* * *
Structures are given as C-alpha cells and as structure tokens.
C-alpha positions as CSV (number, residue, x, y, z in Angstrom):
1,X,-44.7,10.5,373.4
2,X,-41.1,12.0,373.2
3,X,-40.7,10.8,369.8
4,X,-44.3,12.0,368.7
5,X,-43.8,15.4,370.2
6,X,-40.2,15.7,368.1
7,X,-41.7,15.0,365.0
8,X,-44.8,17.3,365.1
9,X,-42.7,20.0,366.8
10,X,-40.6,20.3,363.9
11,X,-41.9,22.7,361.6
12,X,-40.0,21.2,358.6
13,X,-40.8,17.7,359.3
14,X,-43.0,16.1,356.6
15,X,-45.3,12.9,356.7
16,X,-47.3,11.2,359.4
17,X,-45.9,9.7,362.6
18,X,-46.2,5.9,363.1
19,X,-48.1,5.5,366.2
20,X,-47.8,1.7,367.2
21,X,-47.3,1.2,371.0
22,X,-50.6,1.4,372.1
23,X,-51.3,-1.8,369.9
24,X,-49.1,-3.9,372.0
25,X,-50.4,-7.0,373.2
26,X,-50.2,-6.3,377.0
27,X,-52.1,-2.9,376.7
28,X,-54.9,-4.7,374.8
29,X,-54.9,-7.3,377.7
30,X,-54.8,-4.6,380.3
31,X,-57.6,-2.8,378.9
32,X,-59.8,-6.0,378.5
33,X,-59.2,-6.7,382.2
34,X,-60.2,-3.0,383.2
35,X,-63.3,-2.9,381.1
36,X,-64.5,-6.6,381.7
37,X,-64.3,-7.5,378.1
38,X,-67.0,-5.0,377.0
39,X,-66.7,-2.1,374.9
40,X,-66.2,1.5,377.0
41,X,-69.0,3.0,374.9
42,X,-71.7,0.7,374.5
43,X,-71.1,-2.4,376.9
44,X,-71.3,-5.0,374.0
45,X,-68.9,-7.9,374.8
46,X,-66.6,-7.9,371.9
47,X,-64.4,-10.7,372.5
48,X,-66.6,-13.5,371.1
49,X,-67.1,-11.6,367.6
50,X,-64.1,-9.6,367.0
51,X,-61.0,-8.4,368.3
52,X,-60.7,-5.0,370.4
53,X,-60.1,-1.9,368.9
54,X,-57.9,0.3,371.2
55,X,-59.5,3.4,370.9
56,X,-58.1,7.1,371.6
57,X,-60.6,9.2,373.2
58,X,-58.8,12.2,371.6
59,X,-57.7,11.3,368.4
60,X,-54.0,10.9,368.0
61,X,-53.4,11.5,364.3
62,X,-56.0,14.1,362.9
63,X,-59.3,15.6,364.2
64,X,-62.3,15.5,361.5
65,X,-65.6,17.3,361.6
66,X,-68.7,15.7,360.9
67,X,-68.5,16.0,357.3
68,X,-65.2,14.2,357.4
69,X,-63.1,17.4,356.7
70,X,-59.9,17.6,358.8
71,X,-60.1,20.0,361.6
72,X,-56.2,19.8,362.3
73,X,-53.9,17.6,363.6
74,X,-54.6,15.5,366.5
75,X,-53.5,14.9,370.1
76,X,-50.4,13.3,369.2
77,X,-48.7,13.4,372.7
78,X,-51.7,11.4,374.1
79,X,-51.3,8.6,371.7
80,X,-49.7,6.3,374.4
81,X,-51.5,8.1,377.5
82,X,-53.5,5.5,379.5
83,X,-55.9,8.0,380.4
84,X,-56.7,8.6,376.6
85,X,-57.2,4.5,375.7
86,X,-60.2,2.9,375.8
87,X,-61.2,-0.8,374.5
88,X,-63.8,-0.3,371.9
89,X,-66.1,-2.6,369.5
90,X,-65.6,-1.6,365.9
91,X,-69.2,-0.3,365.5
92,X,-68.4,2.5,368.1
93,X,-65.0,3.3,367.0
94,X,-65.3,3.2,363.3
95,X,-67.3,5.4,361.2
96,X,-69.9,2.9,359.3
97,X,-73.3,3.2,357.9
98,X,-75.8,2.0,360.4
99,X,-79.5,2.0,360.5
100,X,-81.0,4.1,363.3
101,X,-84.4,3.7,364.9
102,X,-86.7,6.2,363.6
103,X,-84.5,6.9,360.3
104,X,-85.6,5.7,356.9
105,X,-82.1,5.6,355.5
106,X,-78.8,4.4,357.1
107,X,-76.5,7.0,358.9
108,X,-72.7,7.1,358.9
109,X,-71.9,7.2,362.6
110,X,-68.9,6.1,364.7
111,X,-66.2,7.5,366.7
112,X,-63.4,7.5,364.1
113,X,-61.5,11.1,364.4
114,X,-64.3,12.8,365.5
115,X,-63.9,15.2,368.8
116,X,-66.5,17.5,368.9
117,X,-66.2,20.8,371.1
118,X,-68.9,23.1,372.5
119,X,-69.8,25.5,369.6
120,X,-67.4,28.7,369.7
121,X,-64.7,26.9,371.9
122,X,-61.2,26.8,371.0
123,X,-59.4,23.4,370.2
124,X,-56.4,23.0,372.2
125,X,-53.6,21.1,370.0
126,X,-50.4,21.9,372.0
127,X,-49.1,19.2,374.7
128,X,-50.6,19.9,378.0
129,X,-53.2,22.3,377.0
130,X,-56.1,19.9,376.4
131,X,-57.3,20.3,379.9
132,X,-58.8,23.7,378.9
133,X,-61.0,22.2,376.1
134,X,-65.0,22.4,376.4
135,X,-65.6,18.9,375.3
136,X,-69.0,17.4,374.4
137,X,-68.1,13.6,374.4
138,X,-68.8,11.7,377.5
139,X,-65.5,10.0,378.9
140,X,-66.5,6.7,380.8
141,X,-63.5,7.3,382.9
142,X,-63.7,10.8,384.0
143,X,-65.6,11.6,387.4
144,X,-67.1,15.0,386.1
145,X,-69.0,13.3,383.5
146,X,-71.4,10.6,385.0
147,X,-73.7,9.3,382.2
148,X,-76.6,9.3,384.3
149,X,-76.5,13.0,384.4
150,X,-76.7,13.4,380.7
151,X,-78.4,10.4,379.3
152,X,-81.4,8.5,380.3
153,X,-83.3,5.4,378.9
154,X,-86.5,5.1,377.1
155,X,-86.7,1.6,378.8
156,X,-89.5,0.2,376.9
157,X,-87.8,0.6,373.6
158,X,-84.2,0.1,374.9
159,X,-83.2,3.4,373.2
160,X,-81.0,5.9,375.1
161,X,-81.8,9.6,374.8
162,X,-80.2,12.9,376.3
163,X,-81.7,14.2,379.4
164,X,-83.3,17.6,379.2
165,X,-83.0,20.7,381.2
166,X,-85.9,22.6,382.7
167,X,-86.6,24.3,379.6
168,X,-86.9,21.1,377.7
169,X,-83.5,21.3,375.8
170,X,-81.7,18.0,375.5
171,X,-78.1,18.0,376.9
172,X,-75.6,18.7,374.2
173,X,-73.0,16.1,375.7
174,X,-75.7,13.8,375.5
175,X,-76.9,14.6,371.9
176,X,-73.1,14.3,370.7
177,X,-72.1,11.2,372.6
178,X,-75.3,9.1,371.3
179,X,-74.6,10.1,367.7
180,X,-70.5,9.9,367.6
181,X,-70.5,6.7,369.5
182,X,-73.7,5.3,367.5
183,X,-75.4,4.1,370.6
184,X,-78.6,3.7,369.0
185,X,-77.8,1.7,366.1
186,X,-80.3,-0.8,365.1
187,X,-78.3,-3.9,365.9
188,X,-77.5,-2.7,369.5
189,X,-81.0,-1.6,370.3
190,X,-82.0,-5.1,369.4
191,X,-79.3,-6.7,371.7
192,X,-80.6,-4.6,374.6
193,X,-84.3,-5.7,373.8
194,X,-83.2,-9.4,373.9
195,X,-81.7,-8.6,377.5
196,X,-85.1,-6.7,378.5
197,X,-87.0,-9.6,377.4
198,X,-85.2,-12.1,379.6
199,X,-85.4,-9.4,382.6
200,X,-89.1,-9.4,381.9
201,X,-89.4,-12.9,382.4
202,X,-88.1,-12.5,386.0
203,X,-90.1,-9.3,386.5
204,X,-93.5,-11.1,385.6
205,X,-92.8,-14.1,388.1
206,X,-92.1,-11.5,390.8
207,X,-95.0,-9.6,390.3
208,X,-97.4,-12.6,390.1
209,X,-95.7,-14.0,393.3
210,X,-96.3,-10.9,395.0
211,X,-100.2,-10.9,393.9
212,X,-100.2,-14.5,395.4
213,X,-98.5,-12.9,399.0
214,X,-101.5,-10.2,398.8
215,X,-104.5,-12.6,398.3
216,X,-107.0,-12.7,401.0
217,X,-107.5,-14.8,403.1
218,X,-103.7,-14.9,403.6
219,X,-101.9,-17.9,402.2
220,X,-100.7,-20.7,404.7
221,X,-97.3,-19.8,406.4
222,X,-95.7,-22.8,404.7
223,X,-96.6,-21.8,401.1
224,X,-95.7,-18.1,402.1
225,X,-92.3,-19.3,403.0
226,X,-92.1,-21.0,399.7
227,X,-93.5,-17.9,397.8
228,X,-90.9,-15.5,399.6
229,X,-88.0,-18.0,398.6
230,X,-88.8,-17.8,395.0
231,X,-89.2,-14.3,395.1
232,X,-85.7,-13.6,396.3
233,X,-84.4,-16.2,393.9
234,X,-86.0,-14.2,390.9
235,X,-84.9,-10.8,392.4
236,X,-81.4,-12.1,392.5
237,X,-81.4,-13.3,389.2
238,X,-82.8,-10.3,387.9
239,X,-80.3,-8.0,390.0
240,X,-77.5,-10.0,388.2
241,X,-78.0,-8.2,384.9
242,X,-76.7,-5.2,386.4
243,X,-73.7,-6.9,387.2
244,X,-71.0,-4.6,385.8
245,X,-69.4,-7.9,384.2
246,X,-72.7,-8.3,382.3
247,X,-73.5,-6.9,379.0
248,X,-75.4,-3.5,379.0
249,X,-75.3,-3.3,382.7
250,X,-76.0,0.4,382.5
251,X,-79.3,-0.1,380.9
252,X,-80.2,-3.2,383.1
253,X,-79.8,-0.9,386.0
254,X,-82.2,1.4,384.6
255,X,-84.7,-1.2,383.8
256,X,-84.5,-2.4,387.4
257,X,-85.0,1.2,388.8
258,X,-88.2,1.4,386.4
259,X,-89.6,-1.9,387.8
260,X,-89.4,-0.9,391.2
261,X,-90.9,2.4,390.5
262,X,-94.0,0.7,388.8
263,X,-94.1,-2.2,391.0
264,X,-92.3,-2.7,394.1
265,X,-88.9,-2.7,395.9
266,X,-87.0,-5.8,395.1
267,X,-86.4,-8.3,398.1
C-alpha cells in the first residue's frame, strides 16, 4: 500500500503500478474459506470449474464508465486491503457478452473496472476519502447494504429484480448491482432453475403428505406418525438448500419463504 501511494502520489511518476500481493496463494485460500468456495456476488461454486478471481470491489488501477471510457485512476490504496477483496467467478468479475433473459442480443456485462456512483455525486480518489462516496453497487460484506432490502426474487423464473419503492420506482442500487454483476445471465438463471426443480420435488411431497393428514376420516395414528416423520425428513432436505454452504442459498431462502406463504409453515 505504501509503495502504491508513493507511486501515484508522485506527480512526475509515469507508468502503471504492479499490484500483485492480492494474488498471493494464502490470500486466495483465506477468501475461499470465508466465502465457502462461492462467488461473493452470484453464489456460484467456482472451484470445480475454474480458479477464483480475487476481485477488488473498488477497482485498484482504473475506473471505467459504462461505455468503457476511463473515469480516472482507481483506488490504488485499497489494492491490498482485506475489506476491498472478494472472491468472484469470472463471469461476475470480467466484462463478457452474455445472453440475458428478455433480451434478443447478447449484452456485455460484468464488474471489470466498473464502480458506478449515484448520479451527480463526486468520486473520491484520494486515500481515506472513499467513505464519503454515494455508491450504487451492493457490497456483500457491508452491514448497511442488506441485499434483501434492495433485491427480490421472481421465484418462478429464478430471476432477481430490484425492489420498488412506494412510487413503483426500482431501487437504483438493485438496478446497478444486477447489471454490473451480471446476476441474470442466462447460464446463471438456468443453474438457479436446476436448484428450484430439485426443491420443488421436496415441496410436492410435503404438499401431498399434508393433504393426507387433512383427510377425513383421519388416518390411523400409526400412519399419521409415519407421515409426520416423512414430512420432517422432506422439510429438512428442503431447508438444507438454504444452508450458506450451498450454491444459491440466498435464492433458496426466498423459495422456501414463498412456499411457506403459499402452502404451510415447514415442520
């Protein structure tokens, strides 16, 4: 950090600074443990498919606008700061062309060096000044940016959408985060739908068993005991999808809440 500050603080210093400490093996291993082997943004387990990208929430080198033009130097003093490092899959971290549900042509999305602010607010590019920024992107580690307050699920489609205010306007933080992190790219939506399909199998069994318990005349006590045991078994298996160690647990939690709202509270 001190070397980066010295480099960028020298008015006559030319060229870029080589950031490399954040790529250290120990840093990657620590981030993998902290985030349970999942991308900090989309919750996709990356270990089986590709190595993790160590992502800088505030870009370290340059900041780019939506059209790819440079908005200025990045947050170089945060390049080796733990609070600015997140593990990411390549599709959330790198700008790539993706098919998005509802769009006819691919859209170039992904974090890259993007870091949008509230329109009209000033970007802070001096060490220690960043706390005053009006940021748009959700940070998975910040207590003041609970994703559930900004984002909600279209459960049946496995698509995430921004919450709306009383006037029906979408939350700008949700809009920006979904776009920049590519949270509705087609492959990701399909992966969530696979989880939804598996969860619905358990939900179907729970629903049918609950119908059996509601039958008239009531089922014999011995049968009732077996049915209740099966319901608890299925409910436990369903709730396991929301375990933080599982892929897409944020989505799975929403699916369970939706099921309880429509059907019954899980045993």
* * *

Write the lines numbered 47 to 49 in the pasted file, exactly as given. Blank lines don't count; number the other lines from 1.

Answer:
45,X,-68.9,-7.9,374.8
46,X,-66.6,-7.9,371.9
47,X,-64.4,-10.7,372.5